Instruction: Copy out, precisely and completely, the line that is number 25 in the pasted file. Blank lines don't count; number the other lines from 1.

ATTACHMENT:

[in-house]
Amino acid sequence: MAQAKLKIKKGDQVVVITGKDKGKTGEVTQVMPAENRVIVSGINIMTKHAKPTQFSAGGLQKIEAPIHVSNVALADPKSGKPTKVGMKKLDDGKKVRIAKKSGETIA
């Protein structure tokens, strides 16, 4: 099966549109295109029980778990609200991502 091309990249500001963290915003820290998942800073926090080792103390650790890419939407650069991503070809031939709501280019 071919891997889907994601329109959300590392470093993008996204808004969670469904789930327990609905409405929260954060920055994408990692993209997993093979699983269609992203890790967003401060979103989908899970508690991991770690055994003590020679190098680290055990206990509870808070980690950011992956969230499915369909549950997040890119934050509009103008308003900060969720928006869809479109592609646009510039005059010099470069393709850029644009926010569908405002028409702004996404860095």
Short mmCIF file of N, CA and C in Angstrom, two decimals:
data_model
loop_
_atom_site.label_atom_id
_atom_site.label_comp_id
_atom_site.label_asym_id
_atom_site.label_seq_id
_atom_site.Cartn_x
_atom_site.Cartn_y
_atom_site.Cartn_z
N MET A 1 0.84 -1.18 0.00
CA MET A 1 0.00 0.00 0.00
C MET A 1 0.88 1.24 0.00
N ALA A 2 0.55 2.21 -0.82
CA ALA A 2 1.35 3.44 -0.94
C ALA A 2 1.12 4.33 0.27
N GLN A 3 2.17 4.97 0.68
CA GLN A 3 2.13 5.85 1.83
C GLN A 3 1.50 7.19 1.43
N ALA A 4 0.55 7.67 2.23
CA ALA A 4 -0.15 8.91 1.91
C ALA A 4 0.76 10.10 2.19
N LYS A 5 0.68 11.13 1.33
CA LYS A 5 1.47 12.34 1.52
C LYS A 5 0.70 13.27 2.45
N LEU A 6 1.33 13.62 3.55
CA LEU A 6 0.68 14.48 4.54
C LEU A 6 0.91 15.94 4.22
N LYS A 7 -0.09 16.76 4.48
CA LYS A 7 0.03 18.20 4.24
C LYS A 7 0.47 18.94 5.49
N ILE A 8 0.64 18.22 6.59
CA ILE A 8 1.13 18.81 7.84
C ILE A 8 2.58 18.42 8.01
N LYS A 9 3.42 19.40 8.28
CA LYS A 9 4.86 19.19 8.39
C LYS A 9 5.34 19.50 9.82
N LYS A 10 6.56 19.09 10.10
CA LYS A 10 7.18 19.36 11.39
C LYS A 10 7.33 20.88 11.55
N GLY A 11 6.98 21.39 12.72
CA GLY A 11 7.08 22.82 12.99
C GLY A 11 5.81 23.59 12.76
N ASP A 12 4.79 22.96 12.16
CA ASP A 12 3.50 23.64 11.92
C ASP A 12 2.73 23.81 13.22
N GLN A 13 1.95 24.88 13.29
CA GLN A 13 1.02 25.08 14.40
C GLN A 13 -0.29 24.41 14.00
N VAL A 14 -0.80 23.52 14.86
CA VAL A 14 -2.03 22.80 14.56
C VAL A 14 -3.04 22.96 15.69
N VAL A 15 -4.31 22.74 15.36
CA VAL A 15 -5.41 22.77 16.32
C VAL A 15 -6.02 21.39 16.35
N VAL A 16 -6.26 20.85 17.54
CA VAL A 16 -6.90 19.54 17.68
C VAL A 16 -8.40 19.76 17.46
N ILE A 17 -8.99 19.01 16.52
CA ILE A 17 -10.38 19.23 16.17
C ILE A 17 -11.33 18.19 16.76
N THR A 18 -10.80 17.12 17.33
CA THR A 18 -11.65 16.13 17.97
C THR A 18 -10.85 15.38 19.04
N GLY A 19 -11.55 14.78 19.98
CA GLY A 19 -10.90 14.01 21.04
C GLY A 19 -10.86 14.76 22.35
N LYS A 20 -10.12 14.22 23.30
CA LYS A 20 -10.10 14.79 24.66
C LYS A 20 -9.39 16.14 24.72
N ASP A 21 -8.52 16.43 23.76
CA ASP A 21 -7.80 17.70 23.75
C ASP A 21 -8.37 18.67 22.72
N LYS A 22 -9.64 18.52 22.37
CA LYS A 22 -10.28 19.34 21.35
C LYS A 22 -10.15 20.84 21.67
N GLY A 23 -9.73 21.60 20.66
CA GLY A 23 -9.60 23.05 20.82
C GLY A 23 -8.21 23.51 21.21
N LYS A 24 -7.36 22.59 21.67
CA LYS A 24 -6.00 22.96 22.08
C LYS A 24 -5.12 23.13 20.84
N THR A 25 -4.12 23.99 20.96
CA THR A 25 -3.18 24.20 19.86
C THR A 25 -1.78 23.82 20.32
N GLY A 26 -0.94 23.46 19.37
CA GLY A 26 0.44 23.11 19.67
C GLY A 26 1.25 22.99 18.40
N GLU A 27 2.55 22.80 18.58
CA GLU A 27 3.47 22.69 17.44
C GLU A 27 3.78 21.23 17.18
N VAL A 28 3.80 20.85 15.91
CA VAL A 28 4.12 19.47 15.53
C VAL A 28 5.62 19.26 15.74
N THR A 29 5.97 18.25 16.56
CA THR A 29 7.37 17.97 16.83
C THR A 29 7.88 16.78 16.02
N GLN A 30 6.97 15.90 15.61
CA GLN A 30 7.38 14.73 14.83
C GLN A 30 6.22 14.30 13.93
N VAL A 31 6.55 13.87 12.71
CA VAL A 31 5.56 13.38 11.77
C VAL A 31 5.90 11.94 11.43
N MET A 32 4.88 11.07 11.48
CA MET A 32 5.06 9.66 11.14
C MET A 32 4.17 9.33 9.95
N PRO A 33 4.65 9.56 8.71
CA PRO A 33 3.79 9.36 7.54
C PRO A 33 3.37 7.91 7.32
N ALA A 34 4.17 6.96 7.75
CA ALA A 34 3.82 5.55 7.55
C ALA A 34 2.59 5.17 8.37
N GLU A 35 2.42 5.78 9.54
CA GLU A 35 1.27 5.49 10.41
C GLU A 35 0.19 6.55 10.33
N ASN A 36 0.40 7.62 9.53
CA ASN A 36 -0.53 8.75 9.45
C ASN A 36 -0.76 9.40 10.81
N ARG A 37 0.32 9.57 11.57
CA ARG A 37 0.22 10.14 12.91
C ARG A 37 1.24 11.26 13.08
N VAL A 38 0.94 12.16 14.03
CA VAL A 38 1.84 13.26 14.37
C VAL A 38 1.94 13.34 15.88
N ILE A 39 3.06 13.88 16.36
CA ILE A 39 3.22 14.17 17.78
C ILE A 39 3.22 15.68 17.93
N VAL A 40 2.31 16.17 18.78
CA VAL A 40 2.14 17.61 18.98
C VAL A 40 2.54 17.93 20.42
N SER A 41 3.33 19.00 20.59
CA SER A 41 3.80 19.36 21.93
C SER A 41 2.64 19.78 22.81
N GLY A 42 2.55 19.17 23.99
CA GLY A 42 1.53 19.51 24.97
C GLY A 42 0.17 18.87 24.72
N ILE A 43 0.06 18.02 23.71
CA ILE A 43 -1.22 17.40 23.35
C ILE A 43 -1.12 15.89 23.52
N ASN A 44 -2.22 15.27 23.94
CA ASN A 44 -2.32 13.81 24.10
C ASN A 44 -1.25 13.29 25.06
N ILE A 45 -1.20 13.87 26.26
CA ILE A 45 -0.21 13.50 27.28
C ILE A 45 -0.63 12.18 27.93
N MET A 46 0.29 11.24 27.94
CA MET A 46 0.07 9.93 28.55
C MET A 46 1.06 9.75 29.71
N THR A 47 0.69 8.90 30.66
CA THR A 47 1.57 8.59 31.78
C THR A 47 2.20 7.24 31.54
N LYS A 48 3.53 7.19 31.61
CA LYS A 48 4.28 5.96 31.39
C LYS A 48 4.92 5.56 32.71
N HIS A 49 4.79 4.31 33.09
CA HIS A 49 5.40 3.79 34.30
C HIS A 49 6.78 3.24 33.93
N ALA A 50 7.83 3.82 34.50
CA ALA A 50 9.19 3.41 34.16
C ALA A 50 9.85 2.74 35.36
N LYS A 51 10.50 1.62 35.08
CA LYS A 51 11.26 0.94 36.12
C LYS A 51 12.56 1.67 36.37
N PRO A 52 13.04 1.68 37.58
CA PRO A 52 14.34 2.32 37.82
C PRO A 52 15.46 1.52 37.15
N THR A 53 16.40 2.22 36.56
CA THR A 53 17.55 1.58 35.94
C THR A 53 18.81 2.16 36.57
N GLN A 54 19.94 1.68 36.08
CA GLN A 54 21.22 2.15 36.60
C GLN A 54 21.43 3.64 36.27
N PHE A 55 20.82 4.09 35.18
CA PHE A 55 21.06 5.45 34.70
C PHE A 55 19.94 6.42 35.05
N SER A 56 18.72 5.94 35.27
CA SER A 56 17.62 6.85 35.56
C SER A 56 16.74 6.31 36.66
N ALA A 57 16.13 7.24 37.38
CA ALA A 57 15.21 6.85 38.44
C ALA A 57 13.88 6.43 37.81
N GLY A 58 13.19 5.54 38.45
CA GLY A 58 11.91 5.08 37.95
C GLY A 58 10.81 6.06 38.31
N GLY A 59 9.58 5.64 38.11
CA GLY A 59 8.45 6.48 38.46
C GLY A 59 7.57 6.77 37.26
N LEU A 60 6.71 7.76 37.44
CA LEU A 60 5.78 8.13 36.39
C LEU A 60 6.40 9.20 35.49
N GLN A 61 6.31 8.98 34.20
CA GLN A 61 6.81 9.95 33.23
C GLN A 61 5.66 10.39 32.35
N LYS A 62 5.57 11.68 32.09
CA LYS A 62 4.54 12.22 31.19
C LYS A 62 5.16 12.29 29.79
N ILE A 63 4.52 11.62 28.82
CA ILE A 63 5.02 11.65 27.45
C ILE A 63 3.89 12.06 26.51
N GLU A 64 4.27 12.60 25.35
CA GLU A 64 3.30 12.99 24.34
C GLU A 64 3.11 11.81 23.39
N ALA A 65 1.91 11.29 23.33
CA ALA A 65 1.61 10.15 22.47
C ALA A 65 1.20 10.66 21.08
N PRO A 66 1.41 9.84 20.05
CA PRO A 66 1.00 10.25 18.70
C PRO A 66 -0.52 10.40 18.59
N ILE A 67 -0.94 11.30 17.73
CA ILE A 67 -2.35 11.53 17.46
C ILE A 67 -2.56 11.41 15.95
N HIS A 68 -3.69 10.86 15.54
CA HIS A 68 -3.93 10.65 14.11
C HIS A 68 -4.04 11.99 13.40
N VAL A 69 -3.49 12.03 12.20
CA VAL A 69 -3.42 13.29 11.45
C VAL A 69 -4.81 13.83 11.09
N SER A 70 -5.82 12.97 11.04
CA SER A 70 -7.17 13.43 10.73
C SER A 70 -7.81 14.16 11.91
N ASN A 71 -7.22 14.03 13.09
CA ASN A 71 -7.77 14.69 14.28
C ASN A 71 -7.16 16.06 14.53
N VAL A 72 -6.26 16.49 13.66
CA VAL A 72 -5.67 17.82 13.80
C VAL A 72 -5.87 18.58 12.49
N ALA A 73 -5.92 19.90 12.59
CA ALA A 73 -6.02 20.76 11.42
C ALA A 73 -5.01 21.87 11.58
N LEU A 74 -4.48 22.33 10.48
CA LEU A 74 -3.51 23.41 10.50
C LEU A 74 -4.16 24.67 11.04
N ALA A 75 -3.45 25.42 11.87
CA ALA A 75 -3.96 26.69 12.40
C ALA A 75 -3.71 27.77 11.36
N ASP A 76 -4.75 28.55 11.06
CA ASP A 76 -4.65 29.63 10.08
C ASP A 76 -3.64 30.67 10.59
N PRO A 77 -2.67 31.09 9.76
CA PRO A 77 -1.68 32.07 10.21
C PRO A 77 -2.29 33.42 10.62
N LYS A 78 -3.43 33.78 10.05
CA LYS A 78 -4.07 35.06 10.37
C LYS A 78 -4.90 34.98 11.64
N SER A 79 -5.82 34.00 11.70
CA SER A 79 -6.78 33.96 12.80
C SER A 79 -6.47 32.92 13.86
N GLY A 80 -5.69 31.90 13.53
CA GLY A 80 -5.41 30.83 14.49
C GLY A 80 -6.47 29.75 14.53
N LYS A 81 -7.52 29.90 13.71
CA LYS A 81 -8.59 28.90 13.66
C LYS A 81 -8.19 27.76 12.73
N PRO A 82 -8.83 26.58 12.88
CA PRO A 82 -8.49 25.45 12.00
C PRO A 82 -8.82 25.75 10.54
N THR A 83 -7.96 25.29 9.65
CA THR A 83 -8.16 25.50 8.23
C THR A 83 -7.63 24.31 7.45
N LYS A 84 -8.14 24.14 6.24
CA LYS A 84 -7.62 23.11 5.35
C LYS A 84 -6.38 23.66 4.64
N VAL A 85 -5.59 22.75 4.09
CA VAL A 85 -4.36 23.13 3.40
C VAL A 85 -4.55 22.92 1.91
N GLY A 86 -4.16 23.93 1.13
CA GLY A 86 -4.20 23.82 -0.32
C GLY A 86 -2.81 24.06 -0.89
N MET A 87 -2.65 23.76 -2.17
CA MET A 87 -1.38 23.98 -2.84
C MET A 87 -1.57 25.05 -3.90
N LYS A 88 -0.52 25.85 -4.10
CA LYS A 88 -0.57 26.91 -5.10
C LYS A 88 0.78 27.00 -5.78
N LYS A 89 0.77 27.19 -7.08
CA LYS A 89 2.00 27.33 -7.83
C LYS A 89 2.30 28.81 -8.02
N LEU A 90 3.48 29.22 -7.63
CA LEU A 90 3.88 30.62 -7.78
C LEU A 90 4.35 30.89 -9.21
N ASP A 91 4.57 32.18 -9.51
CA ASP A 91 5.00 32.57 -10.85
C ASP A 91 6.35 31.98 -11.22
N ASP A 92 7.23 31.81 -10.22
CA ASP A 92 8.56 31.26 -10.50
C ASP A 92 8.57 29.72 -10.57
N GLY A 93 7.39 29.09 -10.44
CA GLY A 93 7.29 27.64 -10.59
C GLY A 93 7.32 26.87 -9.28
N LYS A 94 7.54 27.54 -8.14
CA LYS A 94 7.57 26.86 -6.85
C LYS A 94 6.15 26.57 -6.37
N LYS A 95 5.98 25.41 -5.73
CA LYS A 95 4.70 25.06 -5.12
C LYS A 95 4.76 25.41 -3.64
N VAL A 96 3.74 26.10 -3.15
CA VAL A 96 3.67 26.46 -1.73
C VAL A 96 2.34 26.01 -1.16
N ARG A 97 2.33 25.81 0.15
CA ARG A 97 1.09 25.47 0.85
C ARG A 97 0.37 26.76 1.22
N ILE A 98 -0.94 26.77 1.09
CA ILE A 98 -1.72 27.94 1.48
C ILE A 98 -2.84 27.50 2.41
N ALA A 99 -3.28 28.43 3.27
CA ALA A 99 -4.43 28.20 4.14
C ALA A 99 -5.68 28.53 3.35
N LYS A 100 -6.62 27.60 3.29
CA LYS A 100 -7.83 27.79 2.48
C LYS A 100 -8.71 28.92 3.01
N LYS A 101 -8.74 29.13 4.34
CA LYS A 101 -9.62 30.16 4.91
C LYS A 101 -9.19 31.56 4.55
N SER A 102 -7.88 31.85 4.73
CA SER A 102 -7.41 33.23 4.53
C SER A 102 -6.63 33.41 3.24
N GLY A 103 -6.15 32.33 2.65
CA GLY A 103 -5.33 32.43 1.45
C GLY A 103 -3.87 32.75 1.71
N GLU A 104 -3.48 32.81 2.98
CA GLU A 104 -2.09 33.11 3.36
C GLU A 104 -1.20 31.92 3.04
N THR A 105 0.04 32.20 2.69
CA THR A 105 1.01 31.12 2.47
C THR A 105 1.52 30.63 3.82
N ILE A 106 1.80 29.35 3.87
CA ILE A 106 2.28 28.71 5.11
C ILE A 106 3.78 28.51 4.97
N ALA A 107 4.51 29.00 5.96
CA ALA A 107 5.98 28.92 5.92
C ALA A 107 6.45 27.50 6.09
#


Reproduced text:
C ALA A 4 0.76 10.10 2.19